Two years before commanding the ship, Smith made this famous statement: “I can’t conceive of any kind of situation happening that could cause a ship to founder (sink).”
There are rumors that when the ship collided with the infamous berg at 11:40 p.m., the quietly flamboyant captain may have been quite tipsy. One account said he seemed indecisive when he arrived on the bridge and gave his second officer the order to man the 16 lifeboats — women and children first.
The strange series of events that led to the epic disaster were like a perfect storm. Surprisingly, it was an unusually warm winter and the ocean was as smooth as a lake, with no ice caps breaking.
The mammoth luxury liner had 2,228 passengers on board. Sailing from Southampton, England for four days, she made two stops — in France and Queenstown, Ireland — but never made it to New York’s Pier 59, her final stop. They brought survivors to Pier 54, at 13th Street and 11th Avenue (where the façade still stands), on the RMS Carpathia, which was 58 miles away when it picked up Titanic’s two distress signals.
“When I was younger, I saw the film ‘A Night to Remember.’ It ignited my interest in Titanic,” said Vollo. “What happened was like a script. It was phenomenal.”
First class passenger Benjamin Guggenheim was traveling with his mistress, who escaped on a lifeboat. As the water rushed into his cabin, the dapper millionaire was dressed in his evening best. They said he went down like a gentleman.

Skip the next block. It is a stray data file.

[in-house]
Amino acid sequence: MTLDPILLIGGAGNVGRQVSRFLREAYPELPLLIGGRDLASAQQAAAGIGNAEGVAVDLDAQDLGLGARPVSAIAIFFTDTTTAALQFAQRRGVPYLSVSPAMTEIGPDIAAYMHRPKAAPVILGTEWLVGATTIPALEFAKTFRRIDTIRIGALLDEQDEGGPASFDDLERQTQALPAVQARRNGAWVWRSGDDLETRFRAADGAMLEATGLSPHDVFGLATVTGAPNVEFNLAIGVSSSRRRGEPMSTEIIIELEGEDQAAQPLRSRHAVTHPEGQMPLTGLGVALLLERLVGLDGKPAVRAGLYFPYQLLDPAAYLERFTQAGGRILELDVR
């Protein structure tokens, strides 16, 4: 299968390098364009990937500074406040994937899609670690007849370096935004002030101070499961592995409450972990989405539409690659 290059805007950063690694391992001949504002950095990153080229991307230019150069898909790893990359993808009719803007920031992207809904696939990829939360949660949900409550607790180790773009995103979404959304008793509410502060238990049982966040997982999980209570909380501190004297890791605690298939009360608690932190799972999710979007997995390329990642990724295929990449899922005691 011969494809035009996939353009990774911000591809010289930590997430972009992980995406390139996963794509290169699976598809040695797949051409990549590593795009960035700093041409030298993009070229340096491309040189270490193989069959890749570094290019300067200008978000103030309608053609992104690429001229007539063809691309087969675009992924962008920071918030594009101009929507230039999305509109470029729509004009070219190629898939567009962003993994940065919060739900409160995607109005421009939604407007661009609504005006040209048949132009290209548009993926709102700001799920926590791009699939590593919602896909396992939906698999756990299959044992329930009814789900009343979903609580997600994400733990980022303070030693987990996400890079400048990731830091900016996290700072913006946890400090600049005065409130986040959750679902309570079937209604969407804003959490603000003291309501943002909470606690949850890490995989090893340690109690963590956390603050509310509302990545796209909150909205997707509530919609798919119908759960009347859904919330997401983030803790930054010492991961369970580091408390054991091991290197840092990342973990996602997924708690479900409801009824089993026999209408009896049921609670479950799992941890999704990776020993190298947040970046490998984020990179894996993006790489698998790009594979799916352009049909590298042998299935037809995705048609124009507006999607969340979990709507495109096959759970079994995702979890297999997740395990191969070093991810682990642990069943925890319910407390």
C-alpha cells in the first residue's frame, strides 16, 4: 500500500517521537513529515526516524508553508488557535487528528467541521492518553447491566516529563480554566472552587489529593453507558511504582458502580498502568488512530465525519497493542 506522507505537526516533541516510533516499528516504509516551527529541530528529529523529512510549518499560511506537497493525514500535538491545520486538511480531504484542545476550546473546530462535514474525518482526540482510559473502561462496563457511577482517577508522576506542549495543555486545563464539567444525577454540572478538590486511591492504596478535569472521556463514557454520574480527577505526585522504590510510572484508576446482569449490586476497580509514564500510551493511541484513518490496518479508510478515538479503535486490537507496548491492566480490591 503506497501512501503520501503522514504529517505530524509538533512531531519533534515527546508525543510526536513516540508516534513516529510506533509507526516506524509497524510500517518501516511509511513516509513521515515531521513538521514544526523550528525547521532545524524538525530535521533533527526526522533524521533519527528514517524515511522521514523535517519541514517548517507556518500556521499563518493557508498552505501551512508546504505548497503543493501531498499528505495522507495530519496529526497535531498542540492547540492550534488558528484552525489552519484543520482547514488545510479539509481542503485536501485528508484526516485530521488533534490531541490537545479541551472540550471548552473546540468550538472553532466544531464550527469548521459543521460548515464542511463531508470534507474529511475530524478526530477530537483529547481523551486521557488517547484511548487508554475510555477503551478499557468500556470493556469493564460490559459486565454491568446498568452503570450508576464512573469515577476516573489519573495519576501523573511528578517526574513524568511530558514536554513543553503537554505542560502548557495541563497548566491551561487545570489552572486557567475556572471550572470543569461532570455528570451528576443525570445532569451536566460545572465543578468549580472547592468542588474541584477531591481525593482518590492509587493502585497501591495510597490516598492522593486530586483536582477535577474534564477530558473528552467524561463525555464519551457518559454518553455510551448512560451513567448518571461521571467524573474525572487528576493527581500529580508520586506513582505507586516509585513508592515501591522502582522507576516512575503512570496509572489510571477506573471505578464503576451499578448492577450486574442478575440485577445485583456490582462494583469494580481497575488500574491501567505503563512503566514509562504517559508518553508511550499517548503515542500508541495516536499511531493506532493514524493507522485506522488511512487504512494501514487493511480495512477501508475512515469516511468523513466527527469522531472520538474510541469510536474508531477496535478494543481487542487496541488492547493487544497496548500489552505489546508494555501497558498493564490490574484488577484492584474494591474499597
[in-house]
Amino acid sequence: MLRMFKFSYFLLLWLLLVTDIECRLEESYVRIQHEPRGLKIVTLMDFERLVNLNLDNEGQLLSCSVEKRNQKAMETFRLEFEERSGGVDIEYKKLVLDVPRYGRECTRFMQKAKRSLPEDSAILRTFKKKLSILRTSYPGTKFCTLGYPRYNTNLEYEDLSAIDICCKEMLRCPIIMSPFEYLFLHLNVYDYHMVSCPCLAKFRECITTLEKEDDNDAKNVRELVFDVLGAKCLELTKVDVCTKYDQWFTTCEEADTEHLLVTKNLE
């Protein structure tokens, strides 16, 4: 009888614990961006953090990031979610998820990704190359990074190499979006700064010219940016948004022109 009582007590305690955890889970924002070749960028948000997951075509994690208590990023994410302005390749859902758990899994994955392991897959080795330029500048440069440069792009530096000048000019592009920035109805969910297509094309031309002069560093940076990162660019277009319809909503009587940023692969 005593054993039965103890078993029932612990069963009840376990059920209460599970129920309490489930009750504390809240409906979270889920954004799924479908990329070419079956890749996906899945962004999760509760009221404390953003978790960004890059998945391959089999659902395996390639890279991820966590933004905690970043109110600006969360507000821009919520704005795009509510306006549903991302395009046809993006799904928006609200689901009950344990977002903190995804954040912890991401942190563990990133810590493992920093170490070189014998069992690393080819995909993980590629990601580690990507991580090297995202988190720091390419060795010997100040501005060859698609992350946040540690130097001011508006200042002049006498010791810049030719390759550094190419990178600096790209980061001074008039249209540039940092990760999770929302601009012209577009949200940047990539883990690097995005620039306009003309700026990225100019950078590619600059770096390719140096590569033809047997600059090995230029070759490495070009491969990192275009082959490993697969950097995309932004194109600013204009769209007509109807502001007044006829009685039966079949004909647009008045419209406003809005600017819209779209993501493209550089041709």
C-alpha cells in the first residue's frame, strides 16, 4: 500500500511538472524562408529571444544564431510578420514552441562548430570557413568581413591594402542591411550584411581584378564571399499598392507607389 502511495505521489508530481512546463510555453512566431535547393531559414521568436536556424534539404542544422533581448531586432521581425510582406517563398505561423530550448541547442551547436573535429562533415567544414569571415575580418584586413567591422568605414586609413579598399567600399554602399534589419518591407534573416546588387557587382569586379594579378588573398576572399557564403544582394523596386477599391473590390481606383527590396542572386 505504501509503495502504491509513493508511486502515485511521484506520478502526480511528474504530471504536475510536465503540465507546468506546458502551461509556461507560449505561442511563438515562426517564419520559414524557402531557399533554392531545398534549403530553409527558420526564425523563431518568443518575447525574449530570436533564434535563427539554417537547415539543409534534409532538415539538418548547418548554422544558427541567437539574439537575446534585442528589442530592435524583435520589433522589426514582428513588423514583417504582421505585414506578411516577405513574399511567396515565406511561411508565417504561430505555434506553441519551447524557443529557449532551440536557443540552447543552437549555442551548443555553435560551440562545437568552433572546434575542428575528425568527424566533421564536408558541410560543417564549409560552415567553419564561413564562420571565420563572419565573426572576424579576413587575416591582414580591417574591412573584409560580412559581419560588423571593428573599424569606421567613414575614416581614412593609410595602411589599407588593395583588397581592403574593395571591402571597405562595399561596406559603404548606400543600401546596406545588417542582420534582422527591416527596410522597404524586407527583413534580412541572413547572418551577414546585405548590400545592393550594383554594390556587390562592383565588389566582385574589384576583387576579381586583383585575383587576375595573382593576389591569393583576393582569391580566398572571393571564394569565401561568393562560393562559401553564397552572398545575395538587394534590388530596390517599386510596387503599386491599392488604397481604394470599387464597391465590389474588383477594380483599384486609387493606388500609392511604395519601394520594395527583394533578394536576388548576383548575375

Macy’s founder Isidor Straus and wife, Ida, wouldn’t be separated and perished together.
Yet another story was told of a desperate fellow who dressed as a woman to escape the sinking ship.
Eva Hart, 7, was traveling second class with her parents, from Southampton, England. The family was headed to Canada through New York to open a drugstore there. Her mother had a premonition that something bad would happen. Sadly, Eva’s father drowned.
“I knew I was going to meet the survivors one day,” said “Titanic Joe” Colletti, who met seven people, and finally got to interview Hart in 1988. She was 87 then, and remained his friend for eight years, until her death.
“Eva told me it haunted her, the rest of her life — she had nightmares. But she also remembered how beautiful the ship was — the fresh paint, the wood; that there were fresh flowers everywhere. It used to be called ‘the ship of flowers,’” he added.
Colletti became an avid collector of Titanic memorabilia after he saw “Raise the Titanic” in 1980. “There was a picture of the propeller being built in Belfast. That hit me. I can’t explain it to you, but it seemed to plant something in me.”
He also knew Millvina Dean, Titanic’s youngest passenger, and the last one to survive, at 97. At 9 weeks old, she was lowered to safety in a mail sack.
After Dean died in 2009, no more survivors were left to tell their stories.
As Titanic’s great bow sank into the depths of the dark sea, the band continued to play.
After the event, there was a book signing with author Lindsay Gibbs, who wrote “Titanic: The Tennis Story,” about two American tennis players who met on the RMS Carpathia, and went on to play each other in the quarterfinals of the US Open in Newport, R.I. in 1914.
“It’s such an amazing story that I wanted to bring it to life,” she said.
The film, “A Night to Remember” will screen at the Greater Astoria Historical Society, 35-20 Broadway, 4th floor, Long Island City, on Saturday, April 14, at 1 p.m.